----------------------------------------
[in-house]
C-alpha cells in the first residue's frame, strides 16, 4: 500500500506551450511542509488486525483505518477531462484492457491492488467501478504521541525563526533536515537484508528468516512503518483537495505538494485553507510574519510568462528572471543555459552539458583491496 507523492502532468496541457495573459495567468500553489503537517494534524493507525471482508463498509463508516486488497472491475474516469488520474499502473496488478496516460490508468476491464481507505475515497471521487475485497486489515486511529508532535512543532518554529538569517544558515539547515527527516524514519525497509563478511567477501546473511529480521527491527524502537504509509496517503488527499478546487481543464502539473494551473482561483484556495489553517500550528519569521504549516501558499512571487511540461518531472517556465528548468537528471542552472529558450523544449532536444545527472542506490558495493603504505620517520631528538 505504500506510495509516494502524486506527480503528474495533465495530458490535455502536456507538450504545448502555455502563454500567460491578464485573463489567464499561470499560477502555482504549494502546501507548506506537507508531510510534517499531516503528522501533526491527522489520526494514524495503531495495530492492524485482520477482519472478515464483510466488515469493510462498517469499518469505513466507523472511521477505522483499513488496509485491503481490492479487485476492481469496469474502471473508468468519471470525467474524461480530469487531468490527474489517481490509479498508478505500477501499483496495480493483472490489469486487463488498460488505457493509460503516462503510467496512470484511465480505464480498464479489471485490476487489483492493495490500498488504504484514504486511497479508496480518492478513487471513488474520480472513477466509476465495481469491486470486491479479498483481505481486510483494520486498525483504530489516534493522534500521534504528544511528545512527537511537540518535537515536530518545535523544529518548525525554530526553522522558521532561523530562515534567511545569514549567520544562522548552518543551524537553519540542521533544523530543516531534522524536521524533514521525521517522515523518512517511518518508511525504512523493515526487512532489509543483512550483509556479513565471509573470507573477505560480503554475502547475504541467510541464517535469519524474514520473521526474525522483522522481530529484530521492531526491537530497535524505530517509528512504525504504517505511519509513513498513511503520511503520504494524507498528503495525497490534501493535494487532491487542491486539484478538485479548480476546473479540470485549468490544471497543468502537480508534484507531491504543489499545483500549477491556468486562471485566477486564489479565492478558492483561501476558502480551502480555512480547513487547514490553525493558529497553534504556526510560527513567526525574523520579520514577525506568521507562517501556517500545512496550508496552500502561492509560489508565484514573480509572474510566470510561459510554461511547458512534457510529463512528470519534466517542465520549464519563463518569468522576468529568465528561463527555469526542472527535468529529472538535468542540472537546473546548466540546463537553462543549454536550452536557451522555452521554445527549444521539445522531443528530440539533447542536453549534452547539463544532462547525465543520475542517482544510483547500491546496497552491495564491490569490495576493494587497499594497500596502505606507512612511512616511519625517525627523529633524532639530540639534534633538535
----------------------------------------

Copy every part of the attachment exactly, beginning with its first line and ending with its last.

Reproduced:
[in-house]
C-alpha cells in the first residue's frame, strides 16, 4: 500500500506551450511542509488486525483505518477531462484492457491492488467501478504521541525563526533536515537484508528468516512503518483537495505538494485553507510574519510568462528572471543555459552539458583491496 507523492502532468496541457495573459495567468500553489503537517494534524493507525471482508463498509463508516486488497472491475474516469488520474499502473496488478496516460490508468476491464481507505475515497471521487475485497486489515486511529508532535512543532518554529538569517544558515539547515527527516524514519525497509563478511567477501546473511529480521527491527524502537504509509496517503488527499478546487481543464502539473494551473482561483484556495489553517500550528519569521504549516501558499512571487511540461518531472517556465528548468537528471542552472529558450523544449532536444545527472542506490558495493603504505620517520631528538 505504500506510495509516494502524486506527480503528474495533465495530458490535455502536456507538450504545448502555455502563454500567460491578464485573463489567464499561470499560477502555482504549494502546501507548506506537507508531510510534517499531516503528522501533526491527522489520526494514524495503531495495530492492524485482520477482519472478515464483510466488515469493510462498517469499518469505513466507523472511521477505522483499513488496509485491503481490492479487485476492481469496469474502471473508468468519471470525467474524461480530469487531468490527474489517481490509479498508478505500477501499483496495480493483472490489469486487463488498460488505457493509460503516462503510467496512470484511465480505464480498464479489471485490476487489483492493495490500498488504504484514504486511497479508496480518492478513487471513488474520480472513477466509476465495481469491486470486491479479498483481505481486510483494520486498525483504530489516534493522534500521534504528544511528545512527537511537540518535537515536530518545535523544529518548525525554530526553522522558521532561523530562515534567511545569514549567520544562522548552518543551524537553519540542521533544523530543516531534522524536521524533514521525521517522515523518512517511518518508511525504512523493515526487512532489509543483512550483509556479513565471509573470507573477505560480503554475502547475504541467510541464517535469519524474514520473521526474525522483522522481530529484530521492531526491537530497535524505530517509528512504525504504517505511519509513513498513511503520511503520504494524507498528503495525497490534501493535494487532491487542491486539484478538485479548480476546473479540470485549468490544471497543468502537480508534484507531491504543489499545483500549477491556468486562471485566477486564489479565492478558492483561501476558502480551502480555512480547513487547514490553525493558529497553534504556526510560527513567526525574523520579520514577525506568521507562517501556517500545512496550508496552500502561492509560489508565484514573480509572474510566470510561459510554461511547458512534457510529463512528470519534466517542465520549464519563463518569468522576468529568465528561463527555469526542472527535468529529472538535468542540472537546473546548466540546463537553462543549454536550452536557451522555452521554445527549444521539445522531443528530440539533447542536453549534452547539463544532462547525465543520475542517482544510483547500491546496497552491495564491490569490495576493494587497499594497500596502505606507512612511512616511519625517525627523529633524532639530540639534534633538535